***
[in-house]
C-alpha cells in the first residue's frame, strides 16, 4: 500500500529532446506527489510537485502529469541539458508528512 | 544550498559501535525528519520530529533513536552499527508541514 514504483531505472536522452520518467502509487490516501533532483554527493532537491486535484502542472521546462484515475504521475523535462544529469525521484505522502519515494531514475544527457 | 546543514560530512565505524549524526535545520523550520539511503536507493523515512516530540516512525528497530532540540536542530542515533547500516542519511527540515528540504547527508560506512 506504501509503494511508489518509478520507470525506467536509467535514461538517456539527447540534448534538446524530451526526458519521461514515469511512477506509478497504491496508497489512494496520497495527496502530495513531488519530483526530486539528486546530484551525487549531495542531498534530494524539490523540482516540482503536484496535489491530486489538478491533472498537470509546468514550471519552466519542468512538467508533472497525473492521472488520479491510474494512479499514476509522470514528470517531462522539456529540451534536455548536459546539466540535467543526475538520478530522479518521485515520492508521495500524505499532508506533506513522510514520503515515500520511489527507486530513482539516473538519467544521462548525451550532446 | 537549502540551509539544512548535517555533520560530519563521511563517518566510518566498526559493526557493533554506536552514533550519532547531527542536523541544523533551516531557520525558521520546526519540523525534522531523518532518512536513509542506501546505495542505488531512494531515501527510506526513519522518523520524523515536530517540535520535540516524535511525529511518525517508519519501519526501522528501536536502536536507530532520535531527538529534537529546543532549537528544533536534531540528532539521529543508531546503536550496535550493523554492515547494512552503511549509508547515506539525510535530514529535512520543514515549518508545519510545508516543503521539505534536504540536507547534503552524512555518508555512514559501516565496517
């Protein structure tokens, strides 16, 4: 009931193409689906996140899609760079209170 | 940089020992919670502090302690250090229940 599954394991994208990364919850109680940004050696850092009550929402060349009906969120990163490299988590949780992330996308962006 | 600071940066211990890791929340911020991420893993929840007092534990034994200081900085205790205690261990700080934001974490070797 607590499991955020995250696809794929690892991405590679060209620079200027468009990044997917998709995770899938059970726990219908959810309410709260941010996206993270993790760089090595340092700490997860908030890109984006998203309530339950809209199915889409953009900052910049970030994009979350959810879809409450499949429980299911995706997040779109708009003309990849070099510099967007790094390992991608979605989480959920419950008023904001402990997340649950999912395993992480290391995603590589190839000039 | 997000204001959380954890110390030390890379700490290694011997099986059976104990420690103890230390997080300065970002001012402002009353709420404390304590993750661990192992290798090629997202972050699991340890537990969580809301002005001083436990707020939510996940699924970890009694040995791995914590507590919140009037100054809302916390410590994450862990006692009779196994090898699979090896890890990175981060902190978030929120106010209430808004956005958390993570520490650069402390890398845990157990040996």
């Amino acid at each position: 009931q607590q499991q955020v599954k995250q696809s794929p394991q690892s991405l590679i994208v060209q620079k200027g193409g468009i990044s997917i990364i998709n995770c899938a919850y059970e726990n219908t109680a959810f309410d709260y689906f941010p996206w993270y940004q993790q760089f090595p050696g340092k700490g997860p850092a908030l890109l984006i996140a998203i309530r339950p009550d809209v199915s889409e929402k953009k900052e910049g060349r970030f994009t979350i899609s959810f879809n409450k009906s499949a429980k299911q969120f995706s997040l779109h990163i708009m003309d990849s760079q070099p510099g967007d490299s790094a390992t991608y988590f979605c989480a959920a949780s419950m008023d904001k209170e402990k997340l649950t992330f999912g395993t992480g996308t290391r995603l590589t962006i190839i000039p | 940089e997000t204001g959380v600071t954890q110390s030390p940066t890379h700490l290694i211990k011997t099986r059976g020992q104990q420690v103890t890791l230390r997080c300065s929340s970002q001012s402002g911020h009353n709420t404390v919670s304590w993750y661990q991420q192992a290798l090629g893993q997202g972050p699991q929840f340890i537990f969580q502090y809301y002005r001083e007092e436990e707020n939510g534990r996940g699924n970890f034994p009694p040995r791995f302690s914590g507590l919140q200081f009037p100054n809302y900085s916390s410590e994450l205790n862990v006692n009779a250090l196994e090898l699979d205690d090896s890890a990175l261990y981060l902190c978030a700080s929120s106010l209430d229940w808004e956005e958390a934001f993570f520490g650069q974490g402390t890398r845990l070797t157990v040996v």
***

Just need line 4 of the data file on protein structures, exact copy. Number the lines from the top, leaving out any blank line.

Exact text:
């Amino acid at each position: 009931q607590q499991q955020v599954k995250q696809s794929p394991q690892s991405l590679i994208v060209q620079k200027g193409g468009i990044s997917i990364i998709n995770c899938a919850y059970e726990n219908t109680a959810f309410d709260y689906f941010p996206w993270y940004q993790q760089f090595p050696g340092k700490g997860p850092a908030l890109l984006i996140a998203i309530r339950p009550d809209v199915s889409e929402k953009k900052e910049g060349r970030f994009t979350i899609s959810f879809n409450k009906s499949a429980k299911q969120f995706s997040l779109h990163i708009m003309d990849s760079q070099p510099g967007d490299s790094a390992t991608y988590f979605c989480a959920a949780s419950m008023d904001k209170e402990k997340l649950t992330f999912g395993t992480g996308t290391r995603l590589t962006i190839i000039p | 940089e997000t204001g959380v600071t954890q110390s030390p940066t890379h700490l290694i211990k011997t099986r059976g020992q104990q420690v103890t890791l230390r997080c300065s929340s970002q001012s402002g911020h009353n709420t404390v919670s304590w993750y661990q991420q192992a290798l090629g893993q997202g972050p699991q929840f340890i537990f969580q502090y809301y002005r001083e007092e436990e707020n939510g534990r996940g699924n970890f034994p009694p040995r791995f302690s914590g507590l919140q200081f009037p100054n809302y900085s916390s410590e994450l205790n862990v006692n009779a250090l196994e090898l699979d205690d090896s890890a990175l261990y981060l902190c978030a700080s929120s106010l209430d229940w808004e956005e958390a934001f993570f520490g650069q974490g402390t890398r845990l070797t157990v040996v």